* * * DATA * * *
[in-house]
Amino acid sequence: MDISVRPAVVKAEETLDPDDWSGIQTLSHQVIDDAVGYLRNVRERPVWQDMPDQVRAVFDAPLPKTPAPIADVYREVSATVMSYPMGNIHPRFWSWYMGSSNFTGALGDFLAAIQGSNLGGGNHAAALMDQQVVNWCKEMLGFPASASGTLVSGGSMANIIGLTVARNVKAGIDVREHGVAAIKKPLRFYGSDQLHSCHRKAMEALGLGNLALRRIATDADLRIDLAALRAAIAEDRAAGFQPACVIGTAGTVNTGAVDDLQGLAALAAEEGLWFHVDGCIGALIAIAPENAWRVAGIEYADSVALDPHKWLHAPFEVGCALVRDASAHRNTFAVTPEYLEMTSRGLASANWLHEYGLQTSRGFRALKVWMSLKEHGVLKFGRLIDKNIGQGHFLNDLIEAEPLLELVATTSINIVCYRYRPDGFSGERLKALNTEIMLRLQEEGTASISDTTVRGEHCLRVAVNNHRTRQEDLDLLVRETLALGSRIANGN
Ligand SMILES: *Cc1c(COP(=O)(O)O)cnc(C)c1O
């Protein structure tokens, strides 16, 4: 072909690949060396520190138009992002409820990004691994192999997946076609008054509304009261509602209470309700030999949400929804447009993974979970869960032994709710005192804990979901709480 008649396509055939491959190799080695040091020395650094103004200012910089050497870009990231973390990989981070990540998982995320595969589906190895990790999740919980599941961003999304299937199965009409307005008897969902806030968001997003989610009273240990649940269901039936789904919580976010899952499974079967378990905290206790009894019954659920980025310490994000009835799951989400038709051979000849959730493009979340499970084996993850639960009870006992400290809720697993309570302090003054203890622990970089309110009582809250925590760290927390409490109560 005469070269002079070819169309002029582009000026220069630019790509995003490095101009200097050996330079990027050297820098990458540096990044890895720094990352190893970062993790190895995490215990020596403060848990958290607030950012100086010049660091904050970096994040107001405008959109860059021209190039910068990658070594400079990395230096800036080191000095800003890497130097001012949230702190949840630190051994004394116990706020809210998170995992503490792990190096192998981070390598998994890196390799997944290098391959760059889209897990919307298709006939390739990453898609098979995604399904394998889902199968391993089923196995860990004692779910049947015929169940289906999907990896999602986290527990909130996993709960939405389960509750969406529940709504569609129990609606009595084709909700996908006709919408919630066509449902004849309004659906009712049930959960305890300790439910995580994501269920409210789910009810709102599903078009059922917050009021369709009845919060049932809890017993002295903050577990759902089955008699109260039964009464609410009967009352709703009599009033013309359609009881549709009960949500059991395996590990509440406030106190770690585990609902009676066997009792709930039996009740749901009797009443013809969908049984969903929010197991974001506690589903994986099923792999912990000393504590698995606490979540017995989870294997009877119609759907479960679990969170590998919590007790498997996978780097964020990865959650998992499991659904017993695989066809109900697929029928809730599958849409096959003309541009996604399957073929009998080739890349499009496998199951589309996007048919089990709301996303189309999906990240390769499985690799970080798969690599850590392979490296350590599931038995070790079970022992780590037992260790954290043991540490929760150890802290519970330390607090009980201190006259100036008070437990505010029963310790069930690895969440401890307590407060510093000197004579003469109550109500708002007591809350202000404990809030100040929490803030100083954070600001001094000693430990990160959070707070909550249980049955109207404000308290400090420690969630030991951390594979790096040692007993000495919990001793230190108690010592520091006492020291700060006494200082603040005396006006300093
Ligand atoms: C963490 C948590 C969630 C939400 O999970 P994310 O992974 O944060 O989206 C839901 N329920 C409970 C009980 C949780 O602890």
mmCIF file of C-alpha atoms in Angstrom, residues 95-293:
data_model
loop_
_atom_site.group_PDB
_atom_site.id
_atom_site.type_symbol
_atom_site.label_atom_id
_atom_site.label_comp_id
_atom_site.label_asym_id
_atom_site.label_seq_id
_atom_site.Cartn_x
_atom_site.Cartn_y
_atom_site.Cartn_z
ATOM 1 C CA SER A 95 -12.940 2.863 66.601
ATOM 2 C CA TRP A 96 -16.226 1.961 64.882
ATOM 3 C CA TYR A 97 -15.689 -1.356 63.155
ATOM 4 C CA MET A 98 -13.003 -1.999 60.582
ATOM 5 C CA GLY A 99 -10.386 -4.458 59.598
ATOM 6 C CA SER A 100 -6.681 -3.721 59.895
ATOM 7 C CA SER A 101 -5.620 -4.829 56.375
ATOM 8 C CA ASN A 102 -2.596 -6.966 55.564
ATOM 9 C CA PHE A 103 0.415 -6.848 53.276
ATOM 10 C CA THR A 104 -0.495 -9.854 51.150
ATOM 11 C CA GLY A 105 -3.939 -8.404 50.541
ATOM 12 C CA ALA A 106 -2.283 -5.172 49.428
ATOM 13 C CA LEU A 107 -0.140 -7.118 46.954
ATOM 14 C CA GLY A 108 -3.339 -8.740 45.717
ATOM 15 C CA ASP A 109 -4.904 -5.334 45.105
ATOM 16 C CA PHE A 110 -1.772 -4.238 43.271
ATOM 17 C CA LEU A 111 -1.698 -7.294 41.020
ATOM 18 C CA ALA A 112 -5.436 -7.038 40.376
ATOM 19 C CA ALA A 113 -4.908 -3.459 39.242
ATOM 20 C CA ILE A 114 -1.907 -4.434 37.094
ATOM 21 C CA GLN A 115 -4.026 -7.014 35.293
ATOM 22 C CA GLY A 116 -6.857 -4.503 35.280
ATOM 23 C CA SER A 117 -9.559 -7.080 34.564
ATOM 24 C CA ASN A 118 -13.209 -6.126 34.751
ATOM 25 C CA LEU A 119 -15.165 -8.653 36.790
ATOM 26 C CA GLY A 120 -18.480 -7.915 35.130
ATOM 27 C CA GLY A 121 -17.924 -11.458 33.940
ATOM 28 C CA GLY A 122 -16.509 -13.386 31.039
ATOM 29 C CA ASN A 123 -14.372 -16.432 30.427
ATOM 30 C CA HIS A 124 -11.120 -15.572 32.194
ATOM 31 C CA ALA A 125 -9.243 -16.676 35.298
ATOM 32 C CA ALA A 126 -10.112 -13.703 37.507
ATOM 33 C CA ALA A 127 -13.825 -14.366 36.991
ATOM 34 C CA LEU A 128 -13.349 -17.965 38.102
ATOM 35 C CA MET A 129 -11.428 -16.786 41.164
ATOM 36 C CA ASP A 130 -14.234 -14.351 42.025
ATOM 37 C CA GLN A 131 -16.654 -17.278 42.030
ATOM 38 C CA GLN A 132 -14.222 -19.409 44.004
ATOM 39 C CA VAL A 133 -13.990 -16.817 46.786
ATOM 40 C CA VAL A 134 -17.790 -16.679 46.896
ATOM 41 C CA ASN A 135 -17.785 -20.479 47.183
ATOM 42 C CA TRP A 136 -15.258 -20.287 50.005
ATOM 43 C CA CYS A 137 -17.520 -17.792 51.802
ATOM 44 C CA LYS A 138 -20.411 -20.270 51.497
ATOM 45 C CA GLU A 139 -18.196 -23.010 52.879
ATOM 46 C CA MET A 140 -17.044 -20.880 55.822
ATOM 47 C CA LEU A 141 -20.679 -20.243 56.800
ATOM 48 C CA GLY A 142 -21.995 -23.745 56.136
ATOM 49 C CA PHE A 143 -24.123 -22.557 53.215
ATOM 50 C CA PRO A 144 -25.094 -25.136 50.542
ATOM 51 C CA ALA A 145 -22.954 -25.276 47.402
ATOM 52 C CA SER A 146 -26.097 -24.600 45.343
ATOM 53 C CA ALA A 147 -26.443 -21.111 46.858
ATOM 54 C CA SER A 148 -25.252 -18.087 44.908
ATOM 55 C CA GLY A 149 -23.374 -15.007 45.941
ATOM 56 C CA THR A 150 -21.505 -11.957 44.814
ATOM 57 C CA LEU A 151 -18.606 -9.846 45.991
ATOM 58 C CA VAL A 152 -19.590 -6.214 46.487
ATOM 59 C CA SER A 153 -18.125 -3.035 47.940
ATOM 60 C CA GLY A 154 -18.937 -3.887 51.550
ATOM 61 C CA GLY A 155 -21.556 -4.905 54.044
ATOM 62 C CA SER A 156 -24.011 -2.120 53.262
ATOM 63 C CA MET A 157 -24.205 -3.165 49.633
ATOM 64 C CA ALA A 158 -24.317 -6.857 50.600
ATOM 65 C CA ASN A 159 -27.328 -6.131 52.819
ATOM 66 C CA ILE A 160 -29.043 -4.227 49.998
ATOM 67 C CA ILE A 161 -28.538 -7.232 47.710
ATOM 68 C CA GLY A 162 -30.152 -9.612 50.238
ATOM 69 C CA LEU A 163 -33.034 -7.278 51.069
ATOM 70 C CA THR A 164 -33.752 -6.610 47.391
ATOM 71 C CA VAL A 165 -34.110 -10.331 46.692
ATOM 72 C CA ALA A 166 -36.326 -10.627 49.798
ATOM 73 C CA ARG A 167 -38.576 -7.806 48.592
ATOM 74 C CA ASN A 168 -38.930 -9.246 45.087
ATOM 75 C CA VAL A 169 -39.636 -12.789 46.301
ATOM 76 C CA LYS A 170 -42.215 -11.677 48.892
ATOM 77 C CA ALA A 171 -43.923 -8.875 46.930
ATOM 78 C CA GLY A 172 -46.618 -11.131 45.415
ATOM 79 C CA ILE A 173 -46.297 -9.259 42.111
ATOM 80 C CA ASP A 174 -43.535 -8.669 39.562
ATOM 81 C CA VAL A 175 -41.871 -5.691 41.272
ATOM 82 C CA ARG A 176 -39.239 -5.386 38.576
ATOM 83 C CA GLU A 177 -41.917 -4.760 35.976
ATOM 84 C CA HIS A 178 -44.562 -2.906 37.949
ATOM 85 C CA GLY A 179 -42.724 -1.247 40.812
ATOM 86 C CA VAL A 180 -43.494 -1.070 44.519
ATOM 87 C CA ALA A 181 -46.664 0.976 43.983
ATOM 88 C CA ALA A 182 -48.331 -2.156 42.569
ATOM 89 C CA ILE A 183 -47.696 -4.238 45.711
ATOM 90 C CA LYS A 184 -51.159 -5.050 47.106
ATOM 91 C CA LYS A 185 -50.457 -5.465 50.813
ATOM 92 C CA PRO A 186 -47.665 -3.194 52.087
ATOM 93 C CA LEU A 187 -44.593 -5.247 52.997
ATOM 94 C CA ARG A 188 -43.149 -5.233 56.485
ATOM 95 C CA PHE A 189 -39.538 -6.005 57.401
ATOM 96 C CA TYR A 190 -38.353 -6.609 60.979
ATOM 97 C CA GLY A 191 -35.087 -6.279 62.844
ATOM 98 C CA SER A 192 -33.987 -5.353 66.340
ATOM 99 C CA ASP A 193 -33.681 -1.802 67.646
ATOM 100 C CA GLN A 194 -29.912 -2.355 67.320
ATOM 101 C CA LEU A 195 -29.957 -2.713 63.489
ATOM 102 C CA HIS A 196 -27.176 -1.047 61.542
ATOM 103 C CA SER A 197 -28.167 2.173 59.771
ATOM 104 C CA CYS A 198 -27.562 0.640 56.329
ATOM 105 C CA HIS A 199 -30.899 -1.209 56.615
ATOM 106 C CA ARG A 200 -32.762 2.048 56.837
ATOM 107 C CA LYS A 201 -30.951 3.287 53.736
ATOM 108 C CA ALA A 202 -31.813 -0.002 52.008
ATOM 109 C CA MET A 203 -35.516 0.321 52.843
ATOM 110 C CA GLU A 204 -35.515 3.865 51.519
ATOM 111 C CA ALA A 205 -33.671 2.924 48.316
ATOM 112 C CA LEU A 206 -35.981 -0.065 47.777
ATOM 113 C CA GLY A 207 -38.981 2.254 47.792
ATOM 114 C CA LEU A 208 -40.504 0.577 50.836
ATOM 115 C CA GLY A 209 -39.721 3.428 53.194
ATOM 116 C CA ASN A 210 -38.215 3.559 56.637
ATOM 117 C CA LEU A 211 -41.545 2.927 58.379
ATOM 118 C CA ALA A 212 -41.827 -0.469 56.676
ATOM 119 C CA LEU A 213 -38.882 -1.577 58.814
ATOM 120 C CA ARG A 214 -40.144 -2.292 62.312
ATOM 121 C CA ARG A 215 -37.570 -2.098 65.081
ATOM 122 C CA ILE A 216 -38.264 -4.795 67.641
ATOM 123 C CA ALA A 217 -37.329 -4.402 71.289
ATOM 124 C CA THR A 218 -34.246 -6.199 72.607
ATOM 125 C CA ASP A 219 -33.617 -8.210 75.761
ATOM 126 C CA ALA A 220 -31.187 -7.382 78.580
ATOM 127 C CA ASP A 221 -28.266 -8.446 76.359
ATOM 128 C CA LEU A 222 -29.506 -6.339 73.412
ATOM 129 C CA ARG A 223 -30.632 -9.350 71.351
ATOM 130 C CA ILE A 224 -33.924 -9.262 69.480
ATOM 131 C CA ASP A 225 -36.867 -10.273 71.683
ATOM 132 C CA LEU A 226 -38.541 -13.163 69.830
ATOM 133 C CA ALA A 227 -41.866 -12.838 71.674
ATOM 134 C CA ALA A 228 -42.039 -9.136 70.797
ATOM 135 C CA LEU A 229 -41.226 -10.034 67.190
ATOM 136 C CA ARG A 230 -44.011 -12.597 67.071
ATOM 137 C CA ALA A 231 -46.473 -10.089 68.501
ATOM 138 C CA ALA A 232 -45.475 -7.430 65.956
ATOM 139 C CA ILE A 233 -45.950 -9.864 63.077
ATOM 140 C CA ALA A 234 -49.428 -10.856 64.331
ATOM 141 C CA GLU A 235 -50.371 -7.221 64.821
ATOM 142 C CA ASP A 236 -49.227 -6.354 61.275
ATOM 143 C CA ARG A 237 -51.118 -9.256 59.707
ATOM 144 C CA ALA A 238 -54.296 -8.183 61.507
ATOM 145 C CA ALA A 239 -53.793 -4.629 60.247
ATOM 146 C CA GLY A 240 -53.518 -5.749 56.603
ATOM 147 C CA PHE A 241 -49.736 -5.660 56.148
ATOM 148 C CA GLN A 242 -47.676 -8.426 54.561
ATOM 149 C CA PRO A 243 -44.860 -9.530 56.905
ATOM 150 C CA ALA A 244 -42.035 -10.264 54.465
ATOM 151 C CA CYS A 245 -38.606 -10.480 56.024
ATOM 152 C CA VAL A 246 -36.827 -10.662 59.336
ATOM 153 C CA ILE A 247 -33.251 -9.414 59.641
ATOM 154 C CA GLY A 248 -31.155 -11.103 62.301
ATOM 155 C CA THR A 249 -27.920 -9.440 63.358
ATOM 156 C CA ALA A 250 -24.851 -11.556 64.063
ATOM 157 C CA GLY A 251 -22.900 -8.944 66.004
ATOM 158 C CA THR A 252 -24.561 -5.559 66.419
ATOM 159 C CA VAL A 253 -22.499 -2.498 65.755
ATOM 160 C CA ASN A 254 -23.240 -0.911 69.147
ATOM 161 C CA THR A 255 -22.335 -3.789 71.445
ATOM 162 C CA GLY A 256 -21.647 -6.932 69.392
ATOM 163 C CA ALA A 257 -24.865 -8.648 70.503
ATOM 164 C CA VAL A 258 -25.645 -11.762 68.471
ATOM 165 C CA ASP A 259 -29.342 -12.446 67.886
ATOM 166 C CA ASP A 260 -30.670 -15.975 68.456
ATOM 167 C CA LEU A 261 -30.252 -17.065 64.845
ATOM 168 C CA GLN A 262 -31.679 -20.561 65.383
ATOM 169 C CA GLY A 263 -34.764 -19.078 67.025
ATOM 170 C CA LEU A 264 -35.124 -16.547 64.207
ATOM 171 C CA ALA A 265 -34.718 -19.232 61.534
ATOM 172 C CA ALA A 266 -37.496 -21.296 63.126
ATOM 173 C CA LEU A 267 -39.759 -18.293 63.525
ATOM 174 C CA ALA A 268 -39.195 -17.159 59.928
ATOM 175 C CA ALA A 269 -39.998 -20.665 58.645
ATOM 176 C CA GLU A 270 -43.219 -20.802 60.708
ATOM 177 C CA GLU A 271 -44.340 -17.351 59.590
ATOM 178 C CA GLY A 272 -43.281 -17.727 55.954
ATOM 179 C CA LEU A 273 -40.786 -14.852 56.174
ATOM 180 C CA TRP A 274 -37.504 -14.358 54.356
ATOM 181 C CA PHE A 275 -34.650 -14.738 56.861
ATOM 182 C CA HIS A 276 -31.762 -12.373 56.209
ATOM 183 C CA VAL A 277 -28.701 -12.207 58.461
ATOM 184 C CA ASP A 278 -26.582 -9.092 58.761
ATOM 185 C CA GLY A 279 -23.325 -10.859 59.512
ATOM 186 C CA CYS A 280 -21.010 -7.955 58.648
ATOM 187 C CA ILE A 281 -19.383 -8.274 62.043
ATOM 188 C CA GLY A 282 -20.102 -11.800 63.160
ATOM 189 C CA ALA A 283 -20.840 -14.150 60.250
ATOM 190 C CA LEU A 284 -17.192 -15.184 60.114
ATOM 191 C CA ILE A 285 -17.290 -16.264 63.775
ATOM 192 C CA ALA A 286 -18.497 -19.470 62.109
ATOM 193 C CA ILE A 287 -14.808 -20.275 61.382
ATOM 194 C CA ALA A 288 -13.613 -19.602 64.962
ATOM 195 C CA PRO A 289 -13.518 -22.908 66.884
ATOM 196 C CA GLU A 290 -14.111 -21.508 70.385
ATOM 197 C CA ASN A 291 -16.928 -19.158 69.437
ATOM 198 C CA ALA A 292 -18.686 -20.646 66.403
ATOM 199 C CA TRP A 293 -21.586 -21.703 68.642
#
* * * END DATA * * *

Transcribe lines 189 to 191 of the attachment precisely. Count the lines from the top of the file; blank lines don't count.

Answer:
ATOM 171 C CA ALA A 265 -34.718 -19.232 61.534
ATOM 172 C CA ALA A 266 -37.496 -21.296 63.126
ATOM 173 C CA LEU A 267 -39.759 -18.293 63.525